Public lands clean resources standard
The president also should use executive authority to establish a “clean resources standard” for energy resources from eligible public lands. This would require that 35 percent of the electricity generated from resources mined, drilled, or otherwise extracted from public lands and waters be renewable by 2035. Similar to President Obama’s proposed clean energy standard designed to increase the amount of renewable electricity that utilities sell, this policy is designed to boost development of renewable electricity from public lands.
Currently, 66 percent of electricity generated from resources from public lands and waters is from coal, while only 1 percent is from solar, wind, and geothermal combined. This shows that the use of our public lands for electricity generation heavily favors coal, and it neglects the contribution that our public lands could make toward development of low- and no-carbon electricity.
New energy zones
Siting large-scale renewable energy development on public lands across the country must take into account other values including hunting, fishing recreation, clean water, clean air, wildlife habitat, and scenery in accordance with the Bureau of Land Management’s multiple use mandate. One way to ensure that renewable energy development on public lands respects these values is for the Department of the Interior to build upon its program to establish incentivized zones for solar development on public lands. This program allows for incentives such as streamlined permitting, lower fees, and prioritized transmission capacity to be put in place for solar projects that are sited in designated zones. The zones will also have been screened for wildlife and other environmental conflicts to ensure that they will be minimal.
On July 24, 2012, the Department of the Interior released the final Programmatic Environmental Impact Statement for Solar Energy Development in Six Southwestern States. It designates 17 solar zones covering approximately 285,000 acres, and also opens up an additional 19 million acres to the possibility of solar energy development. A final decision approving the Programmatic Environmental Impact Statement will be made by Secretary of the Interior Ken Salazar in the next few months.
In addition to fine-tuning and finalizing the solar energy zones, this policy should also be extended to wind projects to ensure that they too will have more certainty and fewer legal challenges when it comes to siting on public lands.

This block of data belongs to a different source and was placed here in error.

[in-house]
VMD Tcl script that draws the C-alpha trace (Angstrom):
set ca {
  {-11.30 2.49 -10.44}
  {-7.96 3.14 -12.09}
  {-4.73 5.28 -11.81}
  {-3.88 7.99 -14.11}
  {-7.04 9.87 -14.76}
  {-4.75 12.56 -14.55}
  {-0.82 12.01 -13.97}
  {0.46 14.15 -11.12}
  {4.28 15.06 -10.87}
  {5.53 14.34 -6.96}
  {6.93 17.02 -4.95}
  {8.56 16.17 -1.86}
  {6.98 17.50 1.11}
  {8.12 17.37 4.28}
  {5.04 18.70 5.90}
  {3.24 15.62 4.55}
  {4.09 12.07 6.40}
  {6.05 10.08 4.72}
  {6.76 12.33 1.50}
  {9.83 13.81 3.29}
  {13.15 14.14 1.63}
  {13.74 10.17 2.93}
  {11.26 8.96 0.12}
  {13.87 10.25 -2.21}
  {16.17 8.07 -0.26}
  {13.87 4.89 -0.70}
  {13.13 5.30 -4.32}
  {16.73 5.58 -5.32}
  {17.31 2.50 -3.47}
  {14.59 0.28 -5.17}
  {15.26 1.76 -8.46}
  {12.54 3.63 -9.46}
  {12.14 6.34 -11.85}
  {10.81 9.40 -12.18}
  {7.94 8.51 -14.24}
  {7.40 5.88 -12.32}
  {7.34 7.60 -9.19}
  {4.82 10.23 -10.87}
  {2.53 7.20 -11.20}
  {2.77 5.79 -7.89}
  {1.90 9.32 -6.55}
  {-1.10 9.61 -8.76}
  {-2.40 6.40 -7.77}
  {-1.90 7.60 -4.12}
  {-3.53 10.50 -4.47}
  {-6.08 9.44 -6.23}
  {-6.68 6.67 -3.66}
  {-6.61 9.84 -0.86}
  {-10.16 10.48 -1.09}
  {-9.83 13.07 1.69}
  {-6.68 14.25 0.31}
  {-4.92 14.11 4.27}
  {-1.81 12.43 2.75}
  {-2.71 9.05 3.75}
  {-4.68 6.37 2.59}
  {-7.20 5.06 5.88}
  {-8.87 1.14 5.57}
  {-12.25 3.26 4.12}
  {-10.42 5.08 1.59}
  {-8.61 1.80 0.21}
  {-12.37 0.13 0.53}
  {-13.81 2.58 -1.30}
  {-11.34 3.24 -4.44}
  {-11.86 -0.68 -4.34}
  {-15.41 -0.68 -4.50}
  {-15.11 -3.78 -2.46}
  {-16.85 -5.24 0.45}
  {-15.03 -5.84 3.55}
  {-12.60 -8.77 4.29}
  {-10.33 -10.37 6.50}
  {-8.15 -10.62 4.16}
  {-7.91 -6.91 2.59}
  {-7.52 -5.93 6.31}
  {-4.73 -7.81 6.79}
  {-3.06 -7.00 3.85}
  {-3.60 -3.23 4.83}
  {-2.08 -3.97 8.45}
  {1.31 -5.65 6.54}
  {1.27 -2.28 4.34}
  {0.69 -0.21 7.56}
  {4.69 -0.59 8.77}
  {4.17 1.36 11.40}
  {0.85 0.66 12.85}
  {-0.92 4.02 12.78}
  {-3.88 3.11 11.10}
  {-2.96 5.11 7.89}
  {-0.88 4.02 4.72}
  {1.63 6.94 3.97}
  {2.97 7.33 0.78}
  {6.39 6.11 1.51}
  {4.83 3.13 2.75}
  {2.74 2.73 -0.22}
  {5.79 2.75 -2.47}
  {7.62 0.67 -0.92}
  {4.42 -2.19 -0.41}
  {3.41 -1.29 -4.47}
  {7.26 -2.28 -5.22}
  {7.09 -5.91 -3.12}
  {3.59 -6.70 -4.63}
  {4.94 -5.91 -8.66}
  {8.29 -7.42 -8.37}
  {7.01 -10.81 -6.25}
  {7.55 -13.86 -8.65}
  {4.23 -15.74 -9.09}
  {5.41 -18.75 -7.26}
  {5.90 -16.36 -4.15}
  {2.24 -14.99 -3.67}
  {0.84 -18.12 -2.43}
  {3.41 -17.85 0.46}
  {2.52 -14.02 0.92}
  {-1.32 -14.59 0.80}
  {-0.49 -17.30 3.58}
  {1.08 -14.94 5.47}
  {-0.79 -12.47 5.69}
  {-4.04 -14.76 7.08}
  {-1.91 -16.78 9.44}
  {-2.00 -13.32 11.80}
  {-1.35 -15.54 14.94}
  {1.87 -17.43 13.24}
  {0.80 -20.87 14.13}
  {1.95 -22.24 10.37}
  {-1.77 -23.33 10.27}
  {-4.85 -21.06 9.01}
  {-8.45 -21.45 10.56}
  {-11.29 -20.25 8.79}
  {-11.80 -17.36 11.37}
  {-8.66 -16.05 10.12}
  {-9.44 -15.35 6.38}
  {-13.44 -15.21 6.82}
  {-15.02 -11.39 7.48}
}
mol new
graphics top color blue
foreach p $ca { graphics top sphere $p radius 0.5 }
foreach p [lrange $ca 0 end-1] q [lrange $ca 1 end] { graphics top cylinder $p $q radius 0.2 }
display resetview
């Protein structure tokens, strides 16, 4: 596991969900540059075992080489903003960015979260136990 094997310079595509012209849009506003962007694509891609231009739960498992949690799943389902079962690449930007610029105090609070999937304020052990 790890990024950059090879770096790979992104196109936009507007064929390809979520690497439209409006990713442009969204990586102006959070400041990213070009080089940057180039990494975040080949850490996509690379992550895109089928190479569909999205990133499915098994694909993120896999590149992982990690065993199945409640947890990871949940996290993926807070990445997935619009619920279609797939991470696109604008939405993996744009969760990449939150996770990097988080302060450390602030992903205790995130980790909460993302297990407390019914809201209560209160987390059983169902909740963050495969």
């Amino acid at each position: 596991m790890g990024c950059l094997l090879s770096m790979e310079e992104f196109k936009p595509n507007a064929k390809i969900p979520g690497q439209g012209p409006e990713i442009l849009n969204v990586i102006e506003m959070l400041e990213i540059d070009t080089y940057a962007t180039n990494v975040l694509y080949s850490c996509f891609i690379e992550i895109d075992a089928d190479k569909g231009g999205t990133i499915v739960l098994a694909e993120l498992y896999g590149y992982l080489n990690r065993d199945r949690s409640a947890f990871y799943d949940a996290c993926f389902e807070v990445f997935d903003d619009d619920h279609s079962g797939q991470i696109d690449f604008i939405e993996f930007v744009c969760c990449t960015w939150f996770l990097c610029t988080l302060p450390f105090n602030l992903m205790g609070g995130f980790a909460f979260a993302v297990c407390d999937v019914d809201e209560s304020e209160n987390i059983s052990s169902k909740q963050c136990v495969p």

Electric transmission policy reforms
A major challenge to the deployment of large-scale renewable energy on public lands is the lack of adequate electrical transmission capacity to transmit this clean electricity to communities that need it. This process should be reformed, which could be accomplished in a variety of ways. As CAP previously wrote in 2010:
Transmission reform is urgent. … [we need to] create a system for effectively siting new transmission. Such a system will likely combine [Federal Energy Regulatory Commission] oversight with a clearly defined role for state regulators, balancing the need for regional and national planning with respect for state and local conditions.
This policy would lead to the construction or improvement of transmission lines by clarifying and streamlining the siting and permitting process. Additionally, federal authority to plan, site, and allocate costs for the construction of new transmission lines should be strengthened in the case that states do not work together to upgrade transmission capacity. The implementation of the Federal Regulatory Commission’s Order Number 1000 should be supported to help achieve these goals.
Public lands in the American West can help lead the nation’s transition to a cleaner, cheaper electricity system. Our analysis shows that under reasonably foreseeable federal government development scenarios for renewable energy development, more than 34 gigawatts of solar, wind, and geothermal energy could be built on public lands in the Four Corners states plus California and Nevada over the next 20 years. This would provide economic opportunities—more than 209,000 direct jobs and $137 billion in investment in the renewable energy sector. With supportive policies there is great potential to build additional wind, solar, and geothermal electricity projects on public lands in the West.
This region has the opportunity to become a leader in the development of homegrown American energy not subject to volatile fossil-fuel prices, creating jobs that cannot be outsourced and developing technologies for export to other countries. But in order to realize this likelihood and also help the region achieve its even greater potential for renewable energy, a number of additional policies should be put in place. These include a national clean energy standard, a clean resources standard for public lands and waters, energy zones, and electric transmission policy reforms to update our aging system.